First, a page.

Author(s)/Creator(s)

Lindsey Brown

Document Type

Thesis Prep

Date

Fall 2020

Keywords

Nashville, TN, gentrification, social marginalization, urban planning, urban corridor, infrastructure development

Language

English

Disciplines

Architecture

Description/Abstract

Nashville is undergoing mass-gentrification, and certain marginalized groups are disconnected by infrastructure or distance from basic needs and resources. Architecture can reconnect underserved communities in order to empower them to participate culturally and reclaim autonomy over their community. Through this thesis, architecture can connect the city through the development of infrastructure that (1) encourages tourist exploration out of the inner ring, (2) encourages more sustainable transportation by visitors and residents, (3) increases visitor and resident access to resources through the incorporation of program to make an “active infrastructure”, and (4) highlights the wide variety of cultures in Nashville.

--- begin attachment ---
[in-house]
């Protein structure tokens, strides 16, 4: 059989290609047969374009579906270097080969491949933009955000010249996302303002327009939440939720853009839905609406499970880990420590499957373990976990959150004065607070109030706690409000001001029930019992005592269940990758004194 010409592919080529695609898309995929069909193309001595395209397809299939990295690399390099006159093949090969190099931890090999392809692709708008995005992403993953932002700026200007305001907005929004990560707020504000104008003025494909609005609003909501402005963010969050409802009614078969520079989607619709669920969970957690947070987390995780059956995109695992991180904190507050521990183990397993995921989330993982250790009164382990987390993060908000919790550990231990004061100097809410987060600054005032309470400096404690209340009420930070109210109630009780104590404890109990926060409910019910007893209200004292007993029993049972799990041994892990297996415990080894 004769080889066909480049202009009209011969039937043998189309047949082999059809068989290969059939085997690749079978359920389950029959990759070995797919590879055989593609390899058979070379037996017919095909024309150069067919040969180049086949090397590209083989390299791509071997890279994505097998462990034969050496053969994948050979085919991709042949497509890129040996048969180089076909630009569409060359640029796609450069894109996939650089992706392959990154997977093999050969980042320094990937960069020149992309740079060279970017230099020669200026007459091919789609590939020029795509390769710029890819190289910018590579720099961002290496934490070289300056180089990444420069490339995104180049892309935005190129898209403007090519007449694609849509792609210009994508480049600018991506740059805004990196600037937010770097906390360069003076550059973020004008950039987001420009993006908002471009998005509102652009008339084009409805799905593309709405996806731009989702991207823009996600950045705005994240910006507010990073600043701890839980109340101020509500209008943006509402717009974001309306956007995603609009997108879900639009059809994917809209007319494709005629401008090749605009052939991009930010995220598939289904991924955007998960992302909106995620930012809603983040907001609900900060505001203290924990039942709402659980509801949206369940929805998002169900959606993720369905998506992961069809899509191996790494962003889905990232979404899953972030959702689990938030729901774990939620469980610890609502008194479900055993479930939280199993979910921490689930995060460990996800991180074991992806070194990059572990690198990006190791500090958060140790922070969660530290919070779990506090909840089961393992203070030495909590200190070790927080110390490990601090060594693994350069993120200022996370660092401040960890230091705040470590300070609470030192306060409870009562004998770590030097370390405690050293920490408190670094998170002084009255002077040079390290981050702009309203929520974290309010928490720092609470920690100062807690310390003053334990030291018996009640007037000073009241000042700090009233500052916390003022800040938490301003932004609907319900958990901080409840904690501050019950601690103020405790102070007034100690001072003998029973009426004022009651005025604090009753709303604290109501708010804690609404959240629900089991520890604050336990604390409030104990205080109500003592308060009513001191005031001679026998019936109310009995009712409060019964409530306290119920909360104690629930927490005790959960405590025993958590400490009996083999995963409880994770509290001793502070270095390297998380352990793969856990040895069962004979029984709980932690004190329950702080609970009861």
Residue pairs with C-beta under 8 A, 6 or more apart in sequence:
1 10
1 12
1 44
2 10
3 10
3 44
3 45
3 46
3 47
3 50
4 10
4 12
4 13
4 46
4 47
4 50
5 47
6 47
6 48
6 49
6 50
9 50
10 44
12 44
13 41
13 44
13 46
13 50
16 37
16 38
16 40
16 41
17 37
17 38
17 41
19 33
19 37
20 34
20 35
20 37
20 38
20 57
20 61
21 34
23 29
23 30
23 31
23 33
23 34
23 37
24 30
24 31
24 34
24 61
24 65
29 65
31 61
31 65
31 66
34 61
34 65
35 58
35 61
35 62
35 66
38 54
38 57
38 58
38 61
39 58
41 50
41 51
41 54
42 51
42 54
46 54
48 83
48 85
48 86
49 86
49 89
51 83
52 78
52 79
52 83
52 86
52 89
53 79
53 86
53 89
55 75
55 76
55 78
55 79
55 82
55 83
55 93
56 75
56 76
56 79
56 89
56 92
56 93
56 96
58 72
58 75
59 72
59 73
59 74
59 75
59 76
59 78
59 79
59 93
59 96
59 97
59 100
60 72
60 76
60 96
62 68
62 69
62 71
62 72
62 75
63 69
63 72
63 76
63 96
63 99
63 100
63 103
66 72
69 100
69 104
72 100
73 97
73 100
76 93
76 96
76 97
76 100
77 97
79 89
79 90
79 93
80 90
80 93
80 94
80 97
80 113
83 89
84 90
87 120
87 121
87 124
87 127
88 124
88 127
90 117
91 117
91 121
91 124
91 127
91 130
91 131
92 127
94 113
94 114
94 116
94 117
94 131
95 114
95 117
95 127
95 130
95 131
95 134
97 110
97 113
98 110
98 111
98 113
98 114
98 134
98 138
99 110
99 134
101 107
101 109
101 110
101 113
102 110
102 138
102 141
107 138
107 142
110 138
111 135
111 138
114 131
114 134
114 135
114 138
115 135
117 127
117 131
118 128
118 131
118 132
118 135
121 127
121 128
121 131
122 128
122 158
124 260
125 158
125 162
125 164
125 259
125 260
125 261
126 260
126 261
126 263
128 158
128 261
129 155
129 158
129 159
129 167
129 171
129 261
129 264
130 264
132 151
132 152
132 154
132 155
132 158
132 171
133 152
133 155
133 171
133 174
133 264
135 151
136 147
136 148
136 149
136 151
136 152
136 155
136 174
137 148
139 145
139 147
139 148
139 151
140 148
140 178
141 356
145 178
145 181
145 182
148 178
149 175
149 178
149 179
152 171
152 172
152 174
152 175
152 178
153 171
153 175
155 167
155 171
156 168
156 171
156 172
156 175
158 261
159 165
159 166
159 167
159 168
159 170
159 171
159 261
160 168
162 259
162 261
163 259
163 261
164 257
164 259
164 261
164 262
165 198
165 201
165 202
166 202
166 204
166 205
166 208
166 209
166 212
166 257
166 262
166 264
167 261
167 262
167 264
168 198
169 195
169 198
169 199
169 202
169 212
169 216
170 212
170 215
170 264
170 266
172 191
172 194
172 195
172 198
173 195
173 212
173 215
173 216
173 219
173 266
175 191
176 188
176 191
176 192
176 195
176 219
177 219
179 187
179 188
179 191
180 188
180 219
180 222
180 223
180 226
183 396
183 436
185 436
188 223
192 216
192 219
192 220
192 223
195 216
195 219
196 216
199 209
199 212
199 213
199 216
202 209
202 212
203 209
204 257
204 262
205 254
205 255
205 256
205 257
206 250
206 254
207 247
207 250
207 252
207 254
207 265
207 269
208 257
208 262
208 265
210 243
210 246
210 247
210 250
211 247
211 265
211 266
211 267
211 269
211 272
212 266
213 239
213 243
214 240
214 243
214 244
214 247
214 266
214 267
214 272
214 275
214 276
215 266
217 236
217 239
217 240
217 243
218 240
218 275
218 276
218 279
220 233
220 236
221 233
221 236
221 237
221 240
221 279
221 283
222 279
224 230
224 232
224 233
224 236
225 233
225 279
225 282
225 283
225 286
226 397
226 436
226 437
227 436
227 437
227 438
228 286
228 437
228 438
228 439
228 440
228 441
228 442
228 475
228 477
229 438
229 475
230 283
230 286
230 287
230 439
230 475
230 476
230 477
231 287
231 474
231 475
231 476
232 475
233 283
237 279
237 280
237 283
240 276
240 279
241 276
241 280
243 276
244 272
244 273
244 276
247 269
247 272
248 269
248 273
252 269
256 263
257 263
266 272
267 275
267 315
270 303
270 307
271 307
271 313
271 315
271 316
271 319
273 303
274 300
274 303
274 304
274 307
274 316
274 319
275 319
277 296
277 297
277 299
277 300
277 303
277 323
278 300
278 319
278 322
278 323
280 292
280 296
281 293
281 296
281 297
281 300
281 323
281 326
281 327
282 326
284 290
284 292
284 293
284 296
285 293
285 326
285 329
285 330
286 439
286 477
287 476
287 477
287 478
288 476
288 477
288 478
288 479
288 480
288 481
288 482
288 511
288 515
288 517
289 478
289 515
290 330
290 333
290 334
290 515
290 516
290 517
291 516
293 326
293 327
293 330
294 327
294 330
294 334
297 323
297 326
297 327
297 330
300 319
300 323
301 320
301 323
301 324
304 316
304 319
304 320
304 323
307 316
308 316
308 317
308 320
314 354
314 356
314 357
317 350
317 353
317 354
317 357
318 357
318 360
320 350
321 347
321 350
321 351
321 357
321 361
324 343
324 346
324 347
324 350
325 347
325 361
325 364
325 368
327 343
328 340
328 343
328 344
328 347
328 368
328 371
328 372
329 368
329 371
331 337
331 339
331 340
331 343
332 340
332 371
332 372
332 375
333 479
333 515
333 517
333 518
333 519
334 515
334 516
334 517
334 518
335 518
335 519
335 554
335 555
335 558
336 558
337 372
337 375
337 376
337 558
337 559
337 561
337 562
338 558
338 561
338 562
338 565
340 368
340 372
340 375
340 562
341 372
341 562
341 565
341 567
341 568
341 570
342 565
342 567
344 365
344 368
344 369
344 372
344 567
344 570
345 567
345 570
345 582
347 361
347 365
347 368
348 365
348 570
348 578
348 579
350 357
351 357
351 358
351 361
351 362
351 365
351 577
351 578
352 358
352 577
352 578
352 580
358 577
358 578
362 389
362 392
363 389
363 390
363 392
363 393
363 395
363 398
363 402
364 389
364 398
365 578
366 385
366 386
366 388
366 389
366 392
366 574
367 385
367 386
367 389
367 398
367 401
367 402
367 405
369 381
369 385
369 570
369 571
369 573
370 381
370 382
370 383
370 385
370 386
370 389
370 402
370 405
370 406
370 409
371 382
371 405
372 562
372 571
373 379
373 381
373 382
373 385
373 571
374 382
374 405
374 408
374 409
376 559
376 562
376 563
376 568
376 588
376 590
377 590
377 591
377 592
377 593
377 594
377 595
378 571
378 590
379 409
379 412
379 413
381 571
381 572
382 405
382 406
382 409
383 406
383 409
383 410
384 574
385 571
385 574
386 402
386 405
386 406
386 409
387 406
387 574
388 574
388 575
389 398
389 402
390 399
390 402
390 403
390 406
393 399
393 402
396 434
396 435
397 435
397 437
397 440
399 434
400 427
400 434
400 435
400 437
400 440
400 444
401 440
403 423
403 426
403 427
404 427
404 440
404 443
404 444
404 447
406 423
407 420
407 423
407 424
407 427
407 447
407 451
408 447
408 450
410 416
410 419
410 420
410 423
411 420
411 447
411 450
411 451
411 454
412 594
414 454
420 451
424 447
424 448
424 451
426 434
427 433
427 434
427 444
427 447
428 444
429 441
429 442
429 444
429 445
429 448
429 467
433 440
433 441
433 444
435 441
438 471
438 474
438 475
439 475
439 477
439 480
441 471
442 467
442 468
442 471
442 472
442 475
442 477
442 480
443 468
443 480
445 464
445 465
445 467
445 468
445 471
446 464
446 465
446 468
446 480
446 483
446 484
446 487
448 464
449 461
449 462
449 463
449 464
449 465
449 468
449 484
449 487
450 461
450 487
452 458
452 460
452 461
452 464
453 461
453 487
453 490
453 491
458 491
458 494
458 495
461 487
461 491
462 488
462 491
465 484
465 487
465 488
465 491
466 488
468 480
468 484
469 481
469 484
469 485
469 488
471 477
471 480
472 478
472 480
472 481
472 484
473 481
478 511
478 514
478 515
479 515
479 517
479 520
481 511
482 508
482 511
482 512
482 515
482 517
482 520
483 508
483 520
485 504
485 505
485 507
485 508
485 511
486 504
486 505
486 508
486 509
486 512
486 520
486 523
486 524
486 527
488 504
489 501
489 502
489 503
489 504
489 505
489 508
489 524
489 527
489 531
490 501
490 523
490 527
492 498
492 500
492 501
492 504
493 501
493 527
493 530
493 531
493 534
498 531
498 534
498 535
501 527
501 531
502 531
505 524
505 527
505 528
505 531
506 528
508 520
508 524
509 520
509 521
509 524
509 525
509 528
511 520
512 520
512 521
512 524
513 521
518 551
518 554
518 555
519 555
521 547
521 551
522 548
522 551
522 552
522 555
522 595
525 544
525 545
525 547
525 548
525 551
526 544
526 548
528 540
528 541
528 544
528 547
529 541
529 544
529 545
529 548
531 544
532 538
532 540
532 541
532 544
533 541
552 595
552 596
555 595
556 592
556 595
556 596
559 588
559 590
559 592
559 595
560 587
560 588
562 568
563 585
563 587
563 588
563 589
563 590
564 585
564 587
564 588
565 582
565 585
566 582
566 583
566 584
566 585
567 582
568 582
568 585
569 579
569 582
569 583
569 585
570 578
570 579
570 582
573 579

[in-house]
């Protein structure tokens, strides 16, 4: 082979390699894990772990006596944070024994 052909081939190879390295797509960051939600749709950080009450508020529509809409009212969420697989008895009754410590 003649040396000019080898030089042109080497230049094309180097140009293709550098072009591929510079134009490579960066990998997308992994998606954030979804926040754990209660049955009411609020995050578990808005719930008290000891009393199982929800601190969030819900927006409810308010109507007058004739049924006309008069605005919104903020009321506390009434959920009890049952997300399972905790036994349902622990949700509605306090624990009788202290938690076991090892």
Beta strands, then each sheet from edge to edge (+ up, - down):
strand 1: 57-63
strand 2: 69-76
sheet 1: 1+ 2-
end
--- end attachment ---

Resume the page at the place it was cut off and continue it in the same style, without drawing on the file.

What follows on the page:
Additional Information

Advisors:Professor Nina Sharifi and Professor Sekou Cooke

Creative Commons License

Creative Commons Attribution 4.0 License
This work is licensed under a Creative Commons Attribution 4.0 License.

Included in

Architecture Commons

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